By Sarah Cox
Van Tighem says we, as a society, are not prepared to address the underlying issue of habitat loss for caribou because “it means we would have to think differently about who we are and how we live.”
The prevailing mindset is to conceive of the Canadian economy rooted in the exploitation of natural resources — the oft-cited “hewer of wood and drawer of water,” he notes.
We aren’t willing to change our ambitions, he says, so we seek another way to ‘save’ caribou.
Instead of taking immediate measures to protect critical caribou habitat and designate some areas off limits to forestry, mining, oil and gas development and road-building, we zero in on wolves.
“We look at the problem and we say we need to find a way to save the caribou and keep logging,” Van Tighem says. “We need to find a way to save the caribou and keep … motorized recreation. We need to find a way to save the caribou and keep on drilling for oil and gas and piping it off to the export markets … And it comes right back to how you introduce the question.”
Earlier this year, the B.C. and federal governments signed a landmark agreement with two First Nations in the Peace region that aims to protect endangered caribou herds through habitat protection and restoration, in addition to annual wolf culls.
But no such new protections have been forthcoming for endangered southern mountain caribou herds in the rest of the province, including in the Kootenay and Chilcotin regions. The majority of B.C.’s southern mountain caribou herds are covered by a second, much vaguer, caribou recovery agreement that does not include robust habitat protections.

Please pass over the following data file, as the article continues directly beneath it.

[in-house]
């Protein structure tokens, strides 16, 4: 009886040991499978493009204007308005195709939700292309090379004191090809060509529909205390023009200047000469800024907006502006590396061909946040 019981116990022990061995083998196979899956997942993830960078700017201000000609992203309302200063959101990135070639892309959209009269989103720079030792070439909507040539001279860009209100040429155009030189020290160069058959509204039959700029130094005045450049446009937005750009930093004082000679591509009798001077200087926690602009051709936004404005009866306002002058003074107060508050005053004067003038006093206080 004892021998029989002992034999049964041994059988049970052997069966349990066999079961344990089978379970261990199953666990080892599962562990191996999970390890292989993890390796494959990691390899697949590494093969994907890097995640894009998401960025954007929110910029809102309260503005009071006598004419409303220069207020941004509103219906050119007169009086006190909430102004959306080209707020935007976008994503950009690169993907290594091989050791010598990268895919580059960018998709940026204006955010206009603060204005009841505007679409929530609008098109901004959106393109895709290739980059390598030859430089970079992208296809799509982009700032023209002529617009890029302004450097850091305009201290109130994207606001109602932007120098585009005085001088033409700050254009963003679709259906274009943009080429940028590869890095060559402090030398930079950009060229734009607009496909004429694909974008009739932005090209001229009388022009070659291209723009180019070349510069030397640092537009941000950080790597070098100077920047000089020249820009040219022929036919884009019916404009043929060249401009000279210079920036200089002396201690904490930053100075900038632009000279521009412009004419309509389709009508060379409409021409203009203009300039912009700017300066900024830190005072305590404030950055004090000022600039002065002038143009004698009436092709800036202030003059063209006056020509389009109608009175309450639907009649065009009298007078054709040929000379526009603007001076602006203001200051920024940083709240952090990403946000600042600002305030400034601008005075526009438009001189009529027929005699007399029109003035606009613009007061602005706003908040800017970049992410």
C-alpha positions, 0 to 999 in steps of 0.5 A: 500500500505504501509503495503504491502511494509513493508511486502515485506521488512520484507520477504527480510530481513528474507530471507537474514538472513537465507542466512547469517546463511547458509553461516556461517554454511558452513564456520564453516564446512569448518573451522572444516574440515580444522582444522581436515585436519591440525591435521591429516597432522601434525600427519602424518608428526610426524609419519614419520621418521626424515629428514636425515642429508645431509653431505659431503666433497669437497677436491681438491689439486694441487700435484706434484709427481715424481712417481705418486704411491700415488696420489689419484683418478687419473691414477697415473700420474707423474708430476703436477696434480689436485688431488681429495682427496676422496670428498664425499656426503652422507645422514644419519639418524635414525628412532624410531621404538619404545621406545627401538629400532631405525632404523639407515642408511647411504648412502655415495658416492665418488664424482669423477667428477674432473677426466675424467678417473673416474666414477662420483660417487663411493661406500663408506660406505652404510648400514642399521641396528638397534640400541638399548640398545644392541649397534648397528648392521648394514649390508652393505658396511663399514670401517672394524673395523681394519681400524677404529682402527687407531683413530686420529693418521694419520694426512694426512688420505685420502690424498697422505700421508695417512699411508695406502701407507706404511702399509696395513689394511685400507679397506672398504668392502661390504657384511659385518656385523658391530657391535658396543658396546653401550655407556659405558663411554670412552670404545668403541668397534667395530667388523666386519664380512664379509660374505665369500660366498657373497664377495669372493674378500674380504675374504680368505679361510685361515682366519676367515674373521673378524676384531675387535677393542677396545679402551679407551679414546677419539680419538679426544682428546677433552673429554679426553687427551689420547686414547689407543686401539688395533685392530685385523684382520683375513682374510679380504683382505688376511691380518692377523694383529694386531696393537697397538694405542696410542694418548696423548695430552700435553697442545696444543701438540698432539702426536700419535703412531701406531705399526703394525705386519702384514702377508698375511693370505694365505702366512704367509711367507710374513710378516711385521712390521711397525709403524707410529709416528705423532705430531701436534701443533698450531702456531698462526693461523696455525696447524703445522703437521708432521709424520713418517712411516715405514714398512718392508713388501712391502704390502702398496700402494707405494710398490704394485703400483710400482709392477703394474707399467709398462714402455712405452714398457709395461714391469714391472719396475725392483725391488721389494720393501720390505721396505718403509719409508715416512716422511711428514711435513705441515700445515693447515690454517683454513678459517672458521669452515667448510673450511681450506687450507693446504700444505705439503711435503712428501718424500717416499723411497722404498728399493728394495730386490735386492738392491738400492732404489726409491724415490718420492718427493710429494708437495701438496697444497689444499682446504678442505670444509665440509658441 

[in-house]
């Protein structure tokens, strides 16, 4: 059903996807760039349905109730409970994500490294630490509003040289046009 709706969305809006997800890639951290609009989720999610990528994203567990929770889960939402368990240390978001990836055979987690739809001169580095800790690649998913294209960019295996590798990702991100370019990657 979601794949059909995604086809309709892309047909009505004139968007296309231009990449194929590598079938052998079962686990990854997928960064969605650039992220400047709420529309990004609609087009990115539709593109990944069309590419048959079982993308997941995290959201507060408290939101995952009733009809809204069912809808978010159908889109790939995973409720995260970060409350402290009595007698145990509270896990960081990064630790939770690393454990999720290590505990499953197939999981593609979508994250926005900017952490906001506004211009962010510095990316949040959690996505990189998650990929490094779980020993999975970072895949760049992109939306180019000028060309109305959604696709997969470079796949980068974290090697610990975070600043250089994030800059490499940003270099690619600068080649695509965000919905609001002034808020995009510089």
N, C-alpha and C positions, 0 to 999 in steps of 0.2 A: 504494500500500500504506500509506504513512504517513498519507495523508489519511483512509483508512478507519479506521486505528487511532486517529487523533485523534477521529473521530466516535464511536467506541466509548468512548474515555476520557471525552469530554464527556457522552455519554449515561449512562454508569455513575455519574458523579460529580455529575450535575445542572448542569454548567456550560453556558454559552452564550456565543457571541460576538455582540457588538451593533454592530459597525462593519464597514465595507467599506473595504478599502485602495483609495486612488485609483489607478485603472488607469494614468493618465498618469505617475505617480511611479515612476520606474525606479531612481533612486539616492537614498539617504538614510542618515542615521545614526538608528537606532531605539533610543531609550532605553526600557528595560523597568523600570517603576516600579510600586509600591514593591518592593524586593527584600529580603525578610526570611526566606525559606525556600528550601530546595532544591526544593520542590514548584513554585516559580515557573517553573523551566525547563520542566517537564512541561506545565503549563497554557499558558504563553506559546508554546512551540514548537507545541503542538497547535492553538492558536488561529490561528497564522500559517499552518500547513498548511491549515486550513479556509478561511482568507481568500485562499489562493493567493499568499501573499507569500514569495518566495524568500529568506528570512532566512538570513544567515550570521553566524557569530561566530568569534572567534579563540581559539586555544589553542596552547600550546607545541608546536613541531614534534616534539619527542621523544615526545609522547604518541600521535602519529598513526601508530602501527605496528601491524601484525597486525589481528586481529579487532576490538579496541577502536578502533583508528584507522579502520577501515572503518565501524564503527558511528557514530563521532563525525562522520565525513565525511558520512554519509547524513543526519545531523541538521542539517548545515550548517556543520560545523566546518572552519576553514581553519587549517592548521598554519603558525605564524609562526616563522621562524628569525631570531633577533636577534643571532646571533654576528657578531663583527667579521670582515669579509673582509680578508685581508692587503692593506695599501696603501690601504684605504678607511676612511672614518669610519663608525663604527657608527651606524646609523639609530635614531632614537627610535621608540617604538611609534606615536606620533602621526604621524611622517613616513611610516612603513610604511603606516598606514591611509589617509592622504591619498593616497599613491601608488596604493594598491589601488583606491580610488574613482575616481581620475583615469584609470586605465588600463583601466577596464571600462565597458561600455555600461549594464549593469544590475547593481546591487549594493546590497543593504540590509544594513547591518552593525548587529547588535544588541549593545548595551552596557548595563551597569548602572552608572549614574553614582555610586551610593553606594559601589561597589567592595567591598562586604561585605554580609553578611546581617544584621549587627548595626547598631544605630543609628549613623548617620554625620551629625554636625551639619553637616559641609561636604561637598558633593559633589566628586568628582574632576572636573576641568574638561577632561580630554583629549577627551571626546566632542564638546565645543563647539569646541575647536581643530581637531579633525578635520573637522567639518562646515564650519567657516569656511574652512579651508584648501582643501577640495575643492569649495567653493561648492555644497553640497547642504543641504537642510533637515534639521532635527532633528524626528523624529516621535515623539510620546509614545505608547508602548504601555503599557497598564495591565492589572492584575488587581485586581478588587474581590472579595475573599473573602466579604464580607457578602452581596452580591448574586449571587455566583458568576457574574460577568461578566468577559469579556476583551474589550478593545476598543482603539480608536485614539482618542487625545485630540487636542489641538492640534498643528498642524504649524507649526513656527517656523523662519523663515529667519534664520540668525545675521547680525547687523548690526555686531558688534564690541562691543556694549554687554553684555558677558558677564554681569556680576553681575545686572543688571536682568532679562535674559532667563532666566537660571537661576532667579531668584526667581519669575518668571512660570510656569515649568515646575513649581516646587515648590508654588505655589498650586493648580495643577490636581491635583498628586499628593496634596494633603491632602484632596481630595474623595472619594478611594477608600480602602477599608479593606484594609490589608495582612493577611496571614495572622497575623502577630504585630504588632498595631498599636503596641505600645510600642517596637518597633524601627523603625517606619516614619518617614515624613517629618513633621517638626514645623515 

Last year, Doug Donaldson, Minister of Forests, Lands, Natural Resource Operations and Rural Development, said additional habitat protection for caribou in the south of the province were unnecessary, but did not provide any scientific evidence to back his statement.
Boutin says society will have to make some tough decisions about which caribou populations to save and which to let go, based on probabilities of herd survival. Those decisions must be guided by science, he says.
It’s a similar strategy to priority threat management, championed in Canada by scientist Tara Martin, who describes the methodology as “a mathematical equation to determine how to save as many species as possible for the least cost.”
Right now, Boutin says “we’re just throwing good money after bad,” killing wolves in the critical habitat of some caribou herds that have lost so much habitat they are unlikely to persist no matter what we do.
“If there’s no concerted effort by governments to do the other hard part — which is land use management — it’s a very unfair situation because we’re just killing wolves for a short term return on investment that in the end will not amount to our ultimate goal, which is to keep caribou around in the long term.”